Another reason to push for common accounting standards

A recent study done by researchers at the University of Arkansas and the University of Missouri shows the effect of having different accounting standards in different countries on mergers and acquisitions. The lack of same or similar standards is a deterrent for companies to merge. The CFO’s have more confidence in reviewing the numbers of the prospective entity to merge with if the acquirer uses similar accounting standards as the acquiree.

Based on M&A deals in 32 countries between 1998 and 2004, the study found that differences in versions of generally accepted accounting principles used by acquirers and potential targets in different countries can decrease the number of mergers. When both companies target and the acquirer used GAAP or IFRS or similar versions of accounting principles, the mergers or acquisitions were more likely to occur.

In that line of thought, high number of transactions occurred between US and UK based entities, as both the countries have similar accounting standards. During the survey’s sample period, there were 1,980 U.S. cross-border M&A transactions targeting UK companies, worth a total of $175 billion. In contrast during the period studied, U.S. companies merged with or acquired only 877 German companies (worth $79 billion in all), due to the dissimilarities in the accounting standards of the two countries.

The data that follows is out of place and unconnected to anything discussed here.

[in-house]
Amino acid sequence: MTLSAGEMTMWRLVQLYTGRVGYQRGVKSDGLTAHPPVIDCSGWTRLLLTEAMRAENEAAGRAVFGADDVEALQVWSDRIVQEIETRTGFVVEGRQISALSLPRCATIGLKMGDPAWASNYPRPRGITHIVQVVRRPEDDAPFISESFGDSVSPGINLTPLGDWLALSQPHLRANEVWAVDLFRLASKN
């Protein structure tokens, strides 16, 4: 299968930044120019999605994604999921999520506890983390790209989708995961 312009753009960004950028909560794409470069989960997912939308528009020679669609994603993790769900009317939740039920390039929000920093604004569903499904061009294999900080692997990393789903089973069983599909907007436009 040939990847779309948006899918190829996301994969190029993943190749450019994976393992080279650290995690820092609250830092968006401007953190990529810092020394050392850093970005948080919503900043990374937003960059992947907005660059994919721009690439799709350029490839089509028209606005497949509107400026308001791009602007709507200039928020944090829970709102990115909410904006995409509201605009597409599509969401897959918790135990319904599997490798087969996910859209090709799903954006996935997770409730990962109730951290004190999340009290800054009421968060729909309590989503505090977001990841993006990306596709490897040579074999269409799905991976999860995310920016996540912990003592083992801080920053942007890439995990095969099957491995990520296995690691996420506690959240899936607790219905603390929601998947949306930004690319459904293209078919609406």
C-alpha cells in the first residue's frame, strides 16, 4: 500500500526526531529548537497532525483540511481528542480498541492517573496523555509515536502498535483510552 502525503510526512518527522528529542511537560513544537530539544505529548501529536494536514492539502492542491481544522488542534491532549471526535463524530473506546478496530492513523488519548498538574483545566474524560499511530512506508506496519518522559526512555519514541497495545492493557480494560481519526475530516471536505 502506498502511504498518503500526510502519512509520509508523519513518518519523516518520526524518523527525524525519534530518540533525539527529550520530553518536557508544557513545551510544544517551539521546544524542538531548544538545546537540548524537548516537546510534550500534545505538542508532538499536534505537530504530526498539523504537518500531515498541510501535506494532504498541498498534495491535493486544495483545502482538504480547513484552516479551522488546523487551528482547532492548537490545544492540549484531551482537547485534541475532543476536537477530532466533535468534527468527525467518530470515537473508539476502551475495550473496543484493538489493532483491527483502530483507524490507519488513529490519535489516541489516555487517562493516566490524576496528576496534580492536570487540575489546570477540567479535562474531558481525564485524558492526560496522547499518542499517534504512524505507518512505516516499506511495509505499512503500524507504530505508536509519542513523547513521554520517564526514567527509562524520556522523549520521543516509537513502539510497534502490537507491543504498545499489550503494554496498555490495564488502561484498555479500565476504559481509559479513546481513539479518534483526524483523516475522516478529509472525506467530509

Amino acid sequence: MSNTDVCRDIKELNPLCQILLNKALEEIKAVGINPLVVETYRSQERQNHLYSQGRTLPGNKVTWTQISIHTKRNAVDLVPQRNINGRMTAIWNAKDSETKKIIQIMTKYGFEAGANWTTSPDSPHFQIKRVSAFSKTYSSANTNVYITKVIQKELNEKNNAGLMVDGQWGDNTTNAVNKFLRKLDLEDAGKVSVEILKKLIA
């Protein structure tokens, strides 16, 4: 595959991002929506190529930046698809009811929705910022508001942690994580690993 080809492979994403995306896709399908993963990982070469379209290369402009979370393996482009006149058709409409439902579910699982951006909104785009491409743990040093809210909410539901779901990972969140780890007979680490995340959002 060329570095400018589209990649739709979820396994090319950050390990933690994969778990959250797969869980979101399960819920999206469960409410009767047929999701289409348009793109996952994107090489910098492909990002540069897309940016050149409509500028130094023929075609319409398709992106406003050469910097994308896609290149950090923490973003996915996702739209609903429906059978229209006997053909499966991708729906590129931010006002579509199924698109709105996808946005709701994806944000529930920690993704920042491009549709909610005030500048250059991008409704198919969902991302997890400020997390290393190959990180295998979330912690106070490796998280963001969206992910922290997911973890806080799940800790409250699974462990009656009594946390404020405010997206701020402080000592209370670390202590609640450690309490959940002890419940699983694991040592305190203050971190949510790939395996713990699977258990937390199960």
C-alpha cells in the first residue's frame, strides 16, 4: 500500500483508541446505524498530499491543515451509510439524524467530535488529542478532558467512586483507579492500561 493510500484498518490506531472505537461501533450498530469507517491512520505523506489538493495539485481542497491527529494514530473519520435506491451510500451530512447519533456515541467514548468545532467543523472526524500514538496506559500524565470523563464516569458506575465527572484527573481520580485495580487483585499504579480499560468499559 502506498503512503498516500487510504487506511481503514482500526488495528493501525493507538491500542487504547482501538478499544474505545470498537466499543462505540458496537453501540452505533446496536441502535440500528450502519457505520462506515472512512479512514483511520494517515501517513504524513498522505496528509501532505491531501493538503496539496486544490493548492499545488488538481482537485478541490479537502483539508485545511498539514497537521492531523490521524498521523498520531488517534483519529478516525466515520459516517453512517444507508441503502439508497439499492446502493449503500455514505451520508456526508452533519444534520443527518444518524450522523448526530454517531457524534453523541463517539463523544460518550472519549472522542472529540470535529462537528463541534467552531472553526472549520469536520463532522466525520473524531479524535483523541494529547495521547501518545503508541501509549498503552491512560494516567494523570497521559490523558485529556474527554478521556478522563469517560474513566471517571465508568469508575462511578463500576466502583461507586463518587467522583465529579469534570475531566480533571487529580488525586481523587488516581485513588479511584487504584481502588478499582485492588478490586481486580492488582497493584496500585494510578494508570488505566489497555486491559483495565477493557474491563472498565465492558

Another reason for the authorities world over to think about working towards common accounting standards.

Move to IFRS leads to losses for Power companies in India

The adoption of IFRS beginning April of 2011 will have a big impact on both the Income Statement and the Balance Sheet of power companies in India. Under the present Indian GAAP, rate regulated assets/ liabilities are allowed to be recognized, so companies have recognized as an asset or liability- tariffs, fuel adjustments and advances against depreciation.

With the adoption of IFRS, such assets or liabilities will have to be removed from the financial statements. In terms of numbers the initial impact on account of these regulatory assets under IFRS can be as high as Rs.745 crore in case of Tata Power and Rs.1,034 crore for Reliance Infra.

This issue is not centered only on India. This IFRS rule affects power companies worldwide. Just as an example the regulatory assets and liabilities for the electricity companies in the US is estimated to be $675 billion and $450 billion, respectively, in 2007.

For the convergence and standardization of the accounting standards, such anomalies will have to be taken into stride.